In February we went before the arbitrator … at which time they, the insurer failed to produce any documents. Even though authorised they failed to obtain any information such as test results, reports etc.  The only report they tabled had me working in childcare.. That picture puts a different take on my story… the report did though support treatment. Needless to say it was farcical; agreements were made and not kept. The Arbitrator had no option other than to dismiss the case and send it through to WIRO. My solicitor is in charge of that process.

It’s a difficult journey, It’s like they, the insurer, pick pieces from varies reports and legislation, to use to their advantage in regards to saving money.. And appear to want to starve me out, hence why they neglect to increase my payment and questioned where I had received $10.000 from. It was none of their business, my recourses are just that, my resource called family, they loaned money so I could get all my regular payments in advance, to buffer the impact.

Now their stopping my counselling based on a report that wasn’t tabled before the arbitrator as it criticised them but did recommend that I be transitioned to Medicare for my counselling sessions (give it to the tax payer). Which I can’t afford as I have not as of yet being put up to the new rate and have only been receiving $419 per fortnight… I had to cancel my health insurance as I could no longer afford it. Now I need to go to the dentist … I’m poor

I held resentment toward them, the staff of the insurer, for a while, but it’s not their individual fault. They are victims of funding cuts also, they have become dehumanised and are buffered from the reality and have no idea like the rest of us as too what’s  going on… one minute it’s this way then the Supreme Court overrules… it’s a battle field and we, the consumers are the victims…  It’s humiliating, soul destroying, I feel like a criminal. No I think they are better off, they have civil rights.

5: What is your life now?

Like I’m a mouse in a wheel, running fast but going no where.

6: What is your opinion of the work cover system?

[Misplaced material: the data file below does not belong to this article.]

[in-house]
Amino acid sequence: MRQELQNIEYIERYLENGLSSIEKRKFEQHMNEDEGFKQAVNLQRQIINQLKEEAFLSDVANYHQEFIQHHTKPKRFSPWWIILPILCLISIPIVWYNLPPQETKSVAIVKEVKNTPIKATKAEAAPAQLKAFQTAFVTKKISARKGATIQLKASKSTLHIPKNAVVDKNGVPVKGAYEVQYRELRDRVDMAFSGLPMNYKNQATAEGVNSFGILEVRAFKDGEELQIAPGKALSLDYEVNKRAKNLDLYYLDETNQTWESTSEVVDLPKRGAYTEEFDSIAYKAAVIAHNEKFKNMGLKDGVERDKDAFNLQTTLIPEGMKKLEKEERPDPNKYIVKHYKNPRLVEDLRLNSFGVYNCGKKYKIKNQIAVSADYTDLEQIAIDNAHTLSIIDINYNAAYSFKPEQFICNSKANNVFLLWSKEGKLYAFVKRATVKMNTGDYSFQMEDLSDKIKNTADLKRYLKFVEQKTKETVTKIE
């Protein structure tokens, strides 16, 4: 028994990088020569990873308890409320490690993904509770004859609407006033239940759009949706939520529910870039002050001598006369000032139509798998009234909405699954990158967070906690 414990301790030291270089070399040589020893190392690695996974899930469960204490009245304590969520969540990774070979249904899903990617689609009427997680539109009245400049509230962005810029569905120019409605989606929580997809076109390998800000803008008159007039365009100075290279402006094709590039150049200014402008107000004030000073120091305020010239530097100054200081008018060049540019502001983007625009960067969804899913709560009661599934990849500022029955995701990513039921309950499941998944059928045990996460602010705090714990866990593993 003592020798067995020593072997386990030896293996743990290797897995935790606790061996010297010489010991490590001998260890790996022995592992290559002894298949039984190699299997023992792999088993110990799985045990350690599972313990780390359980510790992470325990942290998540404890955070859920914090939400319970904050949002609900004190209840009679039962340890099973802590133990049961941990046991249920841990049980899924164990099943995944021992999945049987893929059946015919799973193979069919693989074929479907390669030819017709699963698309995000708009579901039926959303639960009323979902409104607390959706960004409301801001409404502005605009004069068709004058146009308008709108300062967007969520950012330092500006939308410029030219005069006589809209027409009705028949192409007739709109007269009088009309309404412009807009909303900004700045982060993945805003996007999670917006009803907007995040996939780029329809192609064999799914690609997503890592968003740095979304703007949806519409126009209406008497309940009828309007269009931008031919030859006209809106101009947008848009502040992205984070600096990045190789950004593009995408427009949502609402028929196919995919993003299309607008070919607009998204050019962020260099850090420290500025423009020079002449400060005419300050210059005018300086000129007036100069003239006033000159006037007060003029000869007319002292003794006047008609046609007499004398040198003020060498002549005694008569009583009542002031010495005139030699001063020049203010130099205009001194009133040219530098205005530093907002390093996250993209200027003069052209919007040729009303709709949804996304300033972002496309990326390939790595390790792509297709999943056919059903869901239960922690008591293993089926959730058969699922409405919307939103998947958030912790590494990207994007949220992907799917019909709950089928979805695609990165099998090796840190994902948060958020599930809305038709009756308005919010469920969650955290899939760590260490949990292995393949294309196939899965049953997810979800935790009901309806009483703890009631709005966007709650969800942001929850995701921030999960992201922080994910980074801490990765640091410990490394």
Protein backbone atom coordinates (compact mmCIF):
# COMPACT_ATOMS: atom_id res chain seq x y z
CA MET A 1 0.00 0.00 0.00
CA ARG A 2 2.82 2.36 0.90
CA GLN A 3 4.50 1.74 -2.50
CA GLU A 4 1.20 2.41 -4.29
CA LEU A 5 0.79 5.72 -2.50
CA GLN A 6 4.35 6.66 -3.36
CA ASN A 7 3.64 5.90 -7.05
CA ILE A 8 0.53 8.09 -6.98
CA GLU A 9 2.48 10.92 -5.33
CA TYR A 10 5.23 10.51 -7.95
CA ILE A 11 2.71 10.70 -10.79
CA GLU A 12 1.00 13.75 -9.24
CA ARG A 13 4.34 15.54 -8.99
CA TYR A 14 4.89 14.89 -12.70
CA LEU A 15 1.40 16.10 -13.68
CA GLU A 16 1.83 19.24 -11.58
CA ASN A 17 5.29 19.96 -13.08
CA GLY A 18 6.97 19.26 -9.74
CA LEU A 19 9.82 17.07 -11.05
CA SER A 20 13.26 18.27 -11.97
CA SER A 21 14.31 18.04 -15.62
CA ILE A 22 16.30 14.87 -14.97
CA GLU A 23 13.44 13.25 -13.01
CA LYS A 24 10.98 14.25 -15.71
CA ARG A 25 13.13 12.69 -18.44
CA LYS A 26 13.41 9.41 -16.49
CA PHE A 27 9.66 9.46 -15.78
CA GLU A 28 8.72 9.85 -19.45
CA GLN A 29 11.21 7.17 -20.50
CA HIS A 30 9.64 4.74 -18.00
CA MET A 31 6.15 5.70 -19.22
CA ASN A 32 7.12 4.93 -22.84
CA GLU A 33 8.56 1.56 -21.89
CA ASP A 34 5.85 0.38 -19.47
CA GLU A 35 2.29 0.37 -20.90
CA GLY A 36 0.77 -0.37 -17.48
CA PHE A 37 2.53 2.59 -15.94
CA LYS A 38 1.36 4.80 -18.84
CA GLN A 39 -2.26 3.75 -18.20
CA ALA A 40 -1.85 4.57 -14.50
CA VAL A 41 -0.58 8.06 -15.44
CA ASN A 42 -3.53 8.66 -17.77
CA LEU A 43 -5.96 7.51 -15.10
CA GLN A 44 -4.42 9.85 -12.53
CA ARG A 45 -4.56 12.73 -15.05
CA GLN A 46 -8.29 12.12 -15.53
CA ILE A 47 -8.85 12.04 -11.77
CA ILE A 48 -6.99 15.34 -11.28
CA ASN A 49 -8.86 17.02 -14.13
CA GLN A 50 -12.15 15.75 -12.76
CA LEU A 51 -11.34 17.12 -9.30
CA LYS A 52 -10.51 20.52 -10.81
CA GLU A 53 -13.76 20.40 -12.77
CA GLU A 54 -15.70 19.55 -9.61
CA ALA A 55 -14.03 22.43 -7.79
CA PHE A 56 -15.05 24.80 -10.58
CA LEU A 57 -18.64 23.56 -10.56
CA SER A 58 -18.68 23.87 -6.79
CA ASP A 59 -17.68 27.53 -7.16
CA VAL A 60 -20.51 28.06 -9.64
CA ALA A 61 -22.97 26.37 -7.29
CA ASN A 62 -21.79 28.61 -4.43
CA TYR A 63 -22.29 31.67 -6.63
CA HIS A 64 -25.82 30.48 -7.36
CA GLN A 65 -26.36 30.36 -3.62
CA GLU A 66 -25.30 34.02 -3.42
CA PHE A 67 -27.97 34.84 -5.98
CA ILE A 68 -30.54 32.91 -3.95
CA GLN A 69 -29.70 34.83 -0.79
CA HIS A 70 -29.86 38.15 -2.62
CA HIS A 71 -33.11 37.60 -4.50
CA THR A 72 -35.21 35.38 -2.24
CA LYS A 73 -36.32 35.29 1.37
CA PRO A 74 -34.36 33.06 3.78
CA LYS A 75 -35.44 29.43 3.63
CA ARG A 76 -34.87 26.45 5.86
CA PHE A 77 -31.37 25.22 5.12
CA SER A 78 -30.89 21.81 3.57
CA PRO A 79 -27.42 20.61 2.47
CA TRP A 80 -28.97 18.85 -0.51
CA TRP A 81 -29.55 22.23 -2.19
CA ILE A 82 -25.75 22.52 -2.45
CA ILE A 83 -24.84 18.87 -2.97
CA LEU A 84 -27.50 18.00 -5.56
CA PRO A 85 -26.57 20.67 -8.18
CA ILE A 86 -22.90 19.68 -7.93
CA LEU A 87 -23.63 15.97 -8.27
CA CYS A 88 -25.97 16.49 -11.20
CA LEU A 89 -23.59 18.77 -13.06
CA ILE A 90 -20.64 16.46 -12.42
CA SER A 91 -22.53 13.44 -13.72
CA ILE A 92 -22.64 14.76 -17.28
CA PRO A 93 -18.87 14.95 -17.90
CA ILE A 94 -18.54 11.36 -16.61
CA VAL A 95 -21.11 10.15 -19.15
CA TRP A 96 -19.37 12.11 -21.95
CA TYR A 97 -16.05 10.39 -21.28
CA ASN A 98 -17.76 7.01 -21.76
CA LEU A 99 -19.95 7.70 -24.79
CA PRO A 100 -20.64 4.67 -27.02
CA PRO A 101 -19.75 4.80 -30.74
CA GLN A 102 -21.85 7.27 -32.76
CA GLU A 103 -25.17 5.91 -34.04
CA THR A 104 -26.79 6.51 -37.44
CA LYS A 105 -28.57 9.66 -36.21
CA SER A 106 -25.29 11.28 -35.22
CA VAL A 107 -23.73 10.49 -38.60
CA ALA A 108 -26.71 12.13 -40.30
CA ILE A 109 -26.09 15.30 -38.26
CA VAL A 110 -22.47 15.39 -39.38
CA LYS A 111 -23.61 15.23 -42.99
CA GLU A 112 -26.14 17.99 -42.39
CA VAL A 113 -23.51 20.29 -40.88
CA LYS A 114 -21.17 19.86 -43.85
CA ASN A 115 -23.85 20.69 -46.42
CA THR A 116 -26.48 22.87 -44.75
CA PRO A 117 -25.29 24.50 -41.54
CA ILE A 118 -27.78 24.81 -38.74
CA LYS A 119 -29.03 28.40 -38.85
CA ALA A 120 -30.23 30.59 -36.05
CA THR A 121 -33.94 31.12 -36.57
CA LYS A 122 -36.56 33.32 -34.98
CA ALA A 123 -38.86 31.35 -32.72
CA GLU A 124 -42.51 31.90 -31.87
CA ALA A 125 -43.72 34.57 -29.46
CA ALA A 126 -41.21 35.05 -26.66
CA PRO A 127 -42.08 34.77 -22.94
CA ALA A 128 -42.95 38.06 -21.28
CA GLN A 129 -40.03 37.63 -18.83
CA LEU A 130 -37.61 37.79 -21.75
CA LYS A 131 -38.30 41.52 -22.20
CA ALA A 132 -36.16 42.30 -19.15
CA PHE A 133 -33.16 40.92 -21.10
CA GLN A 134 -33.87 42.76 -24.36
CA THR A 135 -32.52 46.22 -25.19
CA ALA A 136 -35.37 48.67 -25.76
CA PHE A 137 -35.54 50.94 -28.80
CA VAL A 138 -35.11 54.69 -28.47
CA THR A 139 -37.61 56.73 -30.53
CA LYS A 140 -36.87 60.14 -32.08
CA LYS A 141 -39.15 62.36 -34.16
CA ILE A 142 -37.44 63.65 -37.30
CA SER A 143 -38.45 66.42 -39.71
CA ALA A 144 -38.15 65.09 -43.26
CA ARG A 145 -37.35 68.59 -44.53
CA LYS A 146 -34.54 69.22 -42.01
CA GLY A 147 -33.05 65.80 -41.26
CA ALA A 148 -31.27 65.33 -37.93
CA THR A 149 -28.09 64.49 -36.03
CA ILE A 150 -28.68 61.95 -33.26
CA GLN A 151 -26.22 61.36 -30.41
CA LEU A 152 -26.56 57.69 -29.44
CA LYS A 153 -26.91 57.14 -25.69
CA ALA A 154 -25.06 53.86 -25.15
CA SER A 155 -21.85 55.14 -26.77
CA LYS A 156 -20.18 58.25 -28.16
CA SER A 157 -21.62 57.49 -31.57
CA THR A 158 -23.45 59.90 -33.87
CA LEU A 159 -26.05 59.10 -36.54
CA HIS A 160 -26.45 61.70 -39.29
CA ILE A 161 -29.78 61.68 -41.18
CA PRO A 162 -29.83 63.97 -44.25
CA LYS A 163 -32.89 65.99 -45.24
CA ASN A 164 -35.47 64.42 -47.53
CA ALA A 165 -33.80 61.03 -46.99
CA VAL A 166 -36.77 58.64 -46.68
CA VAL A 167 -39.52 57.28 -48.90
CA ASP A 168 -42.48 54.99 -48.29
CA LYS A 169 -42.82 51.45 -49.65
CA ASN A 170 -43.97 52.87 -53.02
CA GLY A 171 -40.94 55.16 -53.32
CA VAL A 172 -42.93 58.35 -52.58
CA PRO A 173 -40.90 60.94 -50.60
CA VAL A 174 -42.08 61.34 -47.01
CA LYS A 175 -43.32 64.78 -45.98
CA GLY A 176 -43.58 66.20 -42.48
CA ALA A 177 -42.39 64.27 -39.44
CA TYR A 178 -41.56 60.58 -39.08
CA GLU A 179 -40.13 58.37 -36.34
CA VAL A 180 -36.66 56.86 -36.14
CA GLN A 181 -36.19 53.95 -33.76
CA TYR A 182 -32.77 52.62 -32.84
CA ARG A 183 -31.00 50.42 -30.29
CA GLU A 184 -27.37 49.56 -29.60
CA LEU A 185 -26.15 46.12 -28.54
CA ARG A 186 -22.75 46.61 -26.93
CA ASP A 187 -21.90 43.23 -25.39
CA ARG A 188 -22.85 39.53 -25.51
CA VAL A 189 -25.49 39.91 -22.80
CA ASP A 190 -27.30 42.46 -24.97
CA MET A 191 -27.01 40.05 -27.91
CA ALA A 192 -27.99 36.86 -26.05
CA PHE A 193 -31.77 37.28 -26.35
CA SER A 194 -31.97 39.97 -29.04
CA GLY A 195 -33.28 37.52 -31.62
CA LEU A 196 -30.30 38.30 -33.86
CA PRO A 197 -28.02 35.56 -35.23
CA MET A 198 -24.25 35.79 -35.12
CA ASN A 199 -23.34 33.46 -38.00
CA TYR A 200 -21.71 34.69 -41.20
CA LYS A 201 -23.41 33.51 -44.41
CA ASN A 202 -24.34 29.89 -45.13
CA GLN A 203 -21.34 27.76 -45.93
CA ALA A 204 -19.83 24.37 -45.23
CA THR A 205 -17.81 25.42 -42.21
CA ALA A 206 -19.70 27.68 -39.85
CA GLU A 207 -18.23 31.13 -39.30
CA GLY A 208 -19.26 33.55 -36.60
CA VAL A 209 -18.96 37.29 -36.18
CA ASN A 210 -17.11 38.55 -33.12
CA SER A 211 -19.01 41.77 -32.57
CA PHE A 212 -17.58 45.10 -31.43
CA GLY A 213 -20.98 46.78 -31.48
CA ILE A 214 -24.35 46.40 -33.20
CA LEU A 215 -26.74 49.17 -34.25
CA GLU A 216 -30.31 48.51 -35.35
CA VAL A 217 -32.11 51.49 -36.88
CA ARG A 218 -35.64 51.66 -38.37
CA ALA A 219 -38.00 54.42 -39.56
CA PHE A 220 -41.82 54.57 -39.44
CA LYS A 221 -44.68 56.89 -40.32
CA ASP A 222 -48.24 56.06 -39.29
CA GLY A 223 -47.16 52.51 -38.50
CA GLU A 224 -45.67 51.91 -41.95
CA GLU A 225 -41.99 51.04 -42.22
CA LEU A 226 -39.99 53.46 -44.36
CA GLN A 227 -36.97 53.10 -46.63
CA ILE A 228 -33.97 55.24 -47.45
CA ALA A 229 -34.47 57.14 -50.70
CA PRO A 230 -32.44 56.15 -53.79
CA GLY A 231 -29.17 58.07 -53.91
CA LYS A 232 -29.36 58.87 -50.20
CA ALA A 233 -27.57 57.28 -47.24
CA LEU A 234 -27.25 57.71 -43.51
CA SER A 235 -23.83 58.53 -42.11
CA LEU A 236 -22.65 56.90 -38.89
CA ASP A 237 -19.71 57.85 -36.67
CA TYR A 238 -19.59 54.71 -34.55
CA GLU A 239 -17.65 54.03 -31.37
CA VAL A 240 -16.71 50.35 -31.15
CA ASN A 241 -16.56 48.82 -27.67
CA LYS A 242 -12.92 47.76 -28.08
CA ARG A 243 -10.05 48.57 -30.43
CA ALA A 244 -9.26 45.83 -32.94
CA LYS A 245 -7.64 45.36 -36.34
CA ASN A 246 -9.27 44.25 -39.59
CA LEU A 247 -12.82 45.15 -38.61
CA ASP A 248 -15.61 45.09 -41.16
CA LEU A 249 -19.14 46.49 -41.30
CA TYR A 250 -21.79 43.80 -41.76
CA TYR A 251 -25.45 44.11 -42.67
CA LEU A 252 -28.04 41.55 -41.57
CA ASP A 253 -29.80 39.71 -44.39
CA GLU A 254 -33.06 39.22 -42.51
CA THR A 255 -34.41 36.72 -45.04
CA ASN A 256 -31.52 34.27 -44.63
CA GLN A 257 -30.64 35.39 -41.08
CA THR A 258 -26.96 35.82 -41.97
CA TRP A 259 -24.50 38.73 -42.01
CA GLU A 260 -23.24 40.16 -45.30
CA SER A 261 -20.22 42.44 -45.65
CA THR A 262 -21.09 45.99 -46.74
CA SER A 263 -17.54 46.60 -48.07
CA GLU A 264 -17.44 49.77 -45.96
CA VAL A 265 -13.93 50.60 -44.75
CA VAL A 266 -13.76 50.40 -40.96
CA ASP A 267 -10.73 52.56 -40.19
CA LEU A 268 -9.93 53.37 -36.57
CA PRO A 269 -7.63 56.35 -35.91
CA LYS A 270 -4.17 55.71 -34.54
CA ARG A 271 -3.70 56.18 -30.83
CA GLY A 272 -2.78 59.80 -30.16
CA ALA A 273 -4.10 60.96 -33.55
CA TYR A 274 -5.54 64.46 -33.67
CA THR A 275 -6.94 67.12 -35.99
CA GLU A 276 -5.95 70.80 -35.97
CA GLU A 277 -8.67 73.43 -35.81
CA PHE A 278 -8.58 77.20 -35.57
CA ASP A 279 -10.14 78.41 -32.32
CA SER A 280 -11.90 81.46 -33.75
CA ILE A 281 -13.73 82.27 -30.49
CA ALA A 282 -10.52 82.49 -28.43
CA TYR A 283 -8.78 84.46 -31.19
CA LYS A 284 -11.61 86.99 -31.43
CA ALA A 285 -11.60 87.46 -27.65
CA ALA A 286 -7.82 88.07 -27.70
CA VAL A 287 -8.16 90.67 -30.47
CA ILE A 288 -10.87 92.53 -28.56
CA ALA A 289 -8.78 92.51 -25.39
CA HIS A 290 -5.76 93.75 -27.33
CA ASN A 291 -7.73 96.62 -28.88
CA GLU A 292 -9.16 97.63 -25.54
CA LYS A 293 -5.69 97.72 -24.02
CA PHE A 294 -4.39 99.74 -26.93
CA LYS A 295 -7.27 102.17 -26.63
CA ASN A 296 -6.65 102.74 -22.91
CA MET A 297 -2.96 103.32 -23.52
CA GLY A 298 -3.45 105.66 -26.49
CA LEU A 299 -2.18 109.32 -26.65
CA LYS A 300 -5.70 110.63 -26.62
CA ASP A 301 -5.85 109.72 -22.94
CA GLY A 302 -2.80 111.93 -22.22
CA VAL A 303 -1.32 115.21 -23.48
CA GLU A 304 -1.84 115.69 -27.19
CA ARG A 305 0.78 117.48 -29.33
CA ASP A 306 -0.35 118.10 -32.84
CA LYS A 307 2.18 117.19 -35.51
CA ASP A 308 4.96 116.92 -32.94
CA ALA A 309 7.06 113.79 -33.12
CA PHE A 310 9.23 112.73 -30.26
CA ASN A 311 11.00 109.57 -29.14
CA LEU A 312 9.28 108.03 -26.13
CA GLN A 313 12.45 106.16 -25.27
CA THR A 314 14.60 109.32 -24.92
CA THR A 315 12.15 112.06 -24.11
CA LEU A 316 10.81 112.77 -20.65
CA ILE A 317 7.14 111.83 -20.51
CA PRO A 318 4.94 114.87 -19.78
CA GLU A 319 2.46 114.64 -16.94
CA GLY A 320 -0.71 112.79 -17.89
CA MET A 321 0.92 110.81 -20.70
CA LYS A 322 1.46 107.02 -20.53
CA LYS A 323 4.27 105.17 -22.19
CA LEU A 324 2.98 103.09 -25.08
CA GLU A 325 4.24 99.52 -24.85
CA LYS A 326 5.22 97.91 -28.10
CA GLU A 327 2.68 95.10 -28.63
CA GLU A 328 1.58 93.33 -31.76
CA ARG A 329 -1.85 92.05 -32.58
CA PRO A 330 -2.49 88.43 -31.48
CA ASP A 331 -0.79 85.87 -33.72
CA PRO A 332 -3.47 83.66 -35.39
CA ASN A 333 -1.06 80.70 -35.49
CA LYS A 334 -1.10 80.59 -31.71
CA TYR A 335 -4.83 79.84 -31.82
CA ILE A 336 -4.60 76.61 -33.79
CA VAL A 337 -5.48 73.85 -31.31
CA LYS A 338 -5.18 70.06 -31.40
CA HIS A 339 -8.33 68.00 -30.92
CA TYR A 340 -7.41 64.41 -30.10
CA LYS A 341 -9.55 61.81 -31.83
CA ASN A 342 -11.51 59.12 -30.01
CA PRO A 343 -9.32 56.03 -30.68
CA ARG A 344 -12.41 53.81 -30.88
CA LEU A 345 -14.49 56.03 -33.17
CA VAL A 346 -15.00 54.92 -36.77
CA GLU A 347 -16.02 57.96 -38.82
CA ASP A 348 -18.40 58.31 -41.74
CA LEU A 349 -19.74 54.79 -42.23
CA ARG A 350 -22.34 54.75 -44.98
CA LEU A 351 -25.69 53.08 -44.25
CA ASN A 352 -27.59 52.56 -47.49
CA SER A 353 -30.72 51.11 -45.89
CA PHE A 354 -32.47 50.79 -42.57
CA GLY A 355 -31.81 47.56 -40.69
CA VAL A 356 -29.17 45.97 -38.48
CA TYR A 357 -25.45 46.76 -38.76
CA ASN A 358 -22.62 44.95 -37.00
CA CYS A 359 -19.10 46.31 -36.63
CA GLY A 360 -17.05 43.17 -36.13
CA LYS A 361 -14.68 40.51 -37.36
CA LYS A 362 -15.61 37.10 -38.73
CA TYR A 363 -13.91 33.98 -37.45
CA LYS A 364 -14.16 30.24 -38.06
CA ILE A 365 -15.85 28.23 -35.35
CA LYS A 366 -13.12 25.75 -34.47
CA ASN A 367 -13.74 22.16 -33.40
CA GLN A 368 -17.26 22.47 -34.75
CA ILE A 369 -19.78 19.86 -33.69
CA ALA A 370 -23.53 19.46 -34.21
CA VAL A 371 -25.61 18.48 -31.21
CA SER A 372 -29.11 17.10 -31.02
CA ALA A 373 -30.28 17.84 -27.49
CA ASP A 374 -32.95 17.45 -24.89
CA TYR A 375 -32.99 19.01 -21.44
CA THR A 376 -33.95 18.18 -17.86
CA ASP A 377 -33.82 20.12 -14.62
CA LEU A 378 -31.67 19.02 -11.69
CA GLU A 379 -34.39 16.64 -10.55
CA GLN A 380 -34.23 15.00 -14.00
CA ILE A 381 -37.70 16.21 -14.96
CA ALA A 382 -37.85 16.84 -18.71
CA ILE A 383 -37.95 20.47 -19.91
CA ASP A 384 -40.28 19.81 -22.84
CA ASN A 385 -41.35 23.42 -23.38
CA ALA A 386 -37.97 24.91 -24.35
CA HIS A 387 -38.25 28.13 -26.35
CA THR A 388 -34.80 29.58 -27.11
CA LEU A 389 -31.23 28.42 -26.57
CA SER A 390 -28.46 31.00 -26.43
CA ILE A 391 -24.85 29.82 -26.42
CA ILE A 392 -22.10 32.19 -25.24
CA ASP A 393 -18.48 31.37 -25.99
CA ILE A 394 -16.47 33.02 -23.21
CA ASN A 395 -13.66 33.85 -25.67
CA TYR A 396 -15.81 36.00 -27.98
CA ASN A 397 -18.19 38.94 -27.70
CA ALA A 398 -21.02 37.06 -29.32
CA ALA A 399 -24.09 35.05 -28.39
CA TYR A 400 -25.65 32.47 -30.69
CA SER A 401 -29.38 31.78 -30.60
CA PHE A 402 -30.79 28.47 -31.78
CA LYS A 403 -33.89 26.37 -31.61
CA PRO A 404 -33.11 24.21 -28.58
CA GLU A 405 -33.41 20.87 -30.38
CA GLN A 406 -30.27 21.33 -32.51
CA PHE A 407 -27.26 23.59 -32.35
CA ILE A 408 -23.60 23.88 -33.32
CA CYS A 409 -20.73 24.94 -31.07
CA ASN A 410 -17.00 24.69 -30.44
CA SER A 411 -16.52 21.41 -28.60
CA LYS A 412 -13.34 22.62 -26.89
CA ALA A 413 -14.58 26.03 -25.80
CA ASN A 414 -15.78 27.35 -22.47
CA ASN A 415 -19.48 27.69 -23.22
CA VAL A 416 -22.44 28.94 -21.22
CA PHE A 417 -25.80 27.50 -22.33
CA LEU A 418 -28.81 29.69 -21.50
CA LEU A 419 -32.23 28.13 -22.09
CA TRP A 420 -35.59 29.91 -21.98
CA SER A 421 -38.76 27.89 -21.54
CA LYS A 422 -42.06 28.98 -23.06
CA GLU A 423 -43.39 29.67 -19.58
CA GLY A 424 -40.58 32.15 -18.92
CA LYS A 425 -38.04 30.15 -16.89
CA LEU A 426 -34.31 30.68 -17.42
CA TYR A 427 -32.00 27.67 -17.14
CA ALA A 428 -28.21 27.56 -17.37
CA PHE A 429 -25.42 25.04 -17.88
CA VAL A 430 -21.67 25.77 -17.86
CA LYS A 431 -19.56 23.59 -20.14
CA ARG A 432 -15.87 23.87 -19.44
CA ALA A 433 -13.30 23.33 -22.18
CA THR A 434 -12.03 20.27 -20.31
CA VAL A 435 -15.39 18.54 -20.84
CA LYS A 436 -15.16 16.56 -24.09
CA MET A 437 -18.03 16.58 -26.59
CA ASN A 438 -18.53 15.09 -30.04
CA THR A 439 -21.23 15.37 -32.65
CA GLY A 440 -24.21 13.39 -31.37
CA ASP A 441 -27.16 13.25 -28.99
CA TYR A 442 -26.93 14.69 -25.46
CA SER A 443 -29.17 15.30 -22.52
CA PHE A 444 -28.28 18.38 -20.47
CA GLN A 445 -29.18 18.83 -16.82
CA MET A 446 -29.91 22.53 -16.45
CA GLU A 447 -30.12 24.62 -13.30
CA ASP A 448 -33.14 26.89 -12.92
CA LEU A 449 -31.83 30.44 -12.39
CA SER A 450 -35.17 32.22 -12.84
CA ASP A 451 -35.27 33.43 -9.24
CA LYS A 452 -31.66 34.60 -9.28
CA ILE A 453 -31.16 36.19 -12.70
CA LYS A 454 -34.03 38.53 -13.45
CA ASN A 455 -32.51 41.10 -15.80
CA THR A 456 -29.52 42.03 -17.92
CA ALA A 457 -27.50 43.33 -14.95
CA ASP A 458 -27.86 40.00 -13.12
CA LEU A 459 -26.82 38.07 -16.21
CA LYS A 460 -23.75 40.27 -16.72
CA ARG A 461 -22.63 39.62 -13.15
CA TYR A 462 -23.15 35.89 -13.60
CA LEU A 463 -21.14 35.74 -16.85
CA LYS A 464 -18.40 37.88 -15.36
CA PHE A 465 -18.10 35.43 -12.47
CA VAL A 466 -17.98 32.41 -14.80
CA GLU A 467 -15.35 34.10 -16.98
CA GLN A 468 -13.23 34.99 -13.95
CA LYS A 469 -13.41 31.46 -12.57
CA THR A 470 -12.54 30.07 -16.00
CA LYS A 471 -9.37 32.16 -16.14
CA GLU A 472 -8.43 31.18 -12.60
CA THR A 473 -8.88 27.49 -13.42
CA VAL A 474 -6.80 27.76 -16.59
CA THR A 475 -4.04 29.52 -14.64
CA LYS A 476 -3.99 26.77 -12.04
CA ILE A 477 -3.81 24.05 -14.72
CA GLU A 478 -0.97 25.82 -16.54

I think it’s a failure that will cost the tax payer… It has no workable structure, it doesn’t have a client focused case management system, it has pathways that lead to dead ends and people who have no idea what’s happening, and it’s a system that’s waiting to collapse in on its self. It’s brutal.

7: How have the changes in the laws affected you?

They have impacted upon me hugely.. I’m caught between two systems due to the Supreme Court rulings, the old and the new. This is due to my injury taking place prior to the changes being implemented in June. Although I did not benefit as others did with payment increases when the changes were implemented. They appear to be selective about where we fit. I’m caught in the middle. Sometimes it’s overwhelming… frightening really as it really highlights the ineptness of the changes that were introduced with ought thought of consequences… the same as other sectors.

In truth, I no longer have faith in our systems or government, in any of it. Sometimes I feel that conversing with possums in Tasmania would be more beneficial to me than trying to make sense of this system. I truly find it difficult to fathom the labyrinth of bureaucratic dead ends they, the bureaucrats have created. If it wasn’t real I think I would laugh and think who would be so stupid… I guess it takes a special kind of stupid to make the tangled web that I’m trapped in.

8: what needs to change?

Our laws need to become more proactive and less rigid… they need a human face and be flexible to change and grow in a positive manner … we are a global society.. In order to be functional, systems need a solid corner stone’s as their foundation and to be flexible in their structure in order to serve the people, after all we do pay their wages. In order to achieve positive outcomes, they need to be human and have a human face.

In truth everything needs to change and I think that’s happening now, globally. Whether we as a society collapse under the weight of the rubble of failed systems … or we change direction, unite and grow. I don’t know.. Can WE do it .. As individuals yes.. As a collective mind yes.. As a united supported front, YES.

But alas the powers that be are not driven by conscience, morals, ethics or values… they are driven by money and their too blinded by greed in the name of economy, to see that what they are doing will ultimately cost them more than they saved.

They only see the macro not the micro and they are not capable of seeing it in its entirety. It’s a bit like seeing the crescent of the moon as opposed to seeing the whole of the moon.

May 07

Threats, intimidation and Grocon’s poor safety record

grollo-729-620x349True to form, a person with a conscience speaks out on safety issues and then magically leaves his employment.

Leaked emails a bad look for Grocon

Builder Grocon’s safety record has been attacked by a senior executive of one of Australia’s biggest developers.

Leaked emails between senior executives at property developer Mirvac and Grocon reveal there were serious concerns through 2012 and 2011 about Grocon’s work on a $200 million Docklands apartment project known as Tower 8.

The leaked emails will again place the spotlight on Grocon’s safety record. It has come under scrutiny after the deaths in March of three pedestrians who were walking past Grocon’s CUB site in Swanston Street when a wall collapsed on them.

Grocon’s work as a builder on Mirvac’s Tower 8 project was subject to complaints made by Mirvac’s then project manager, Dominic McCarthy, about poor safety practices and intimidation.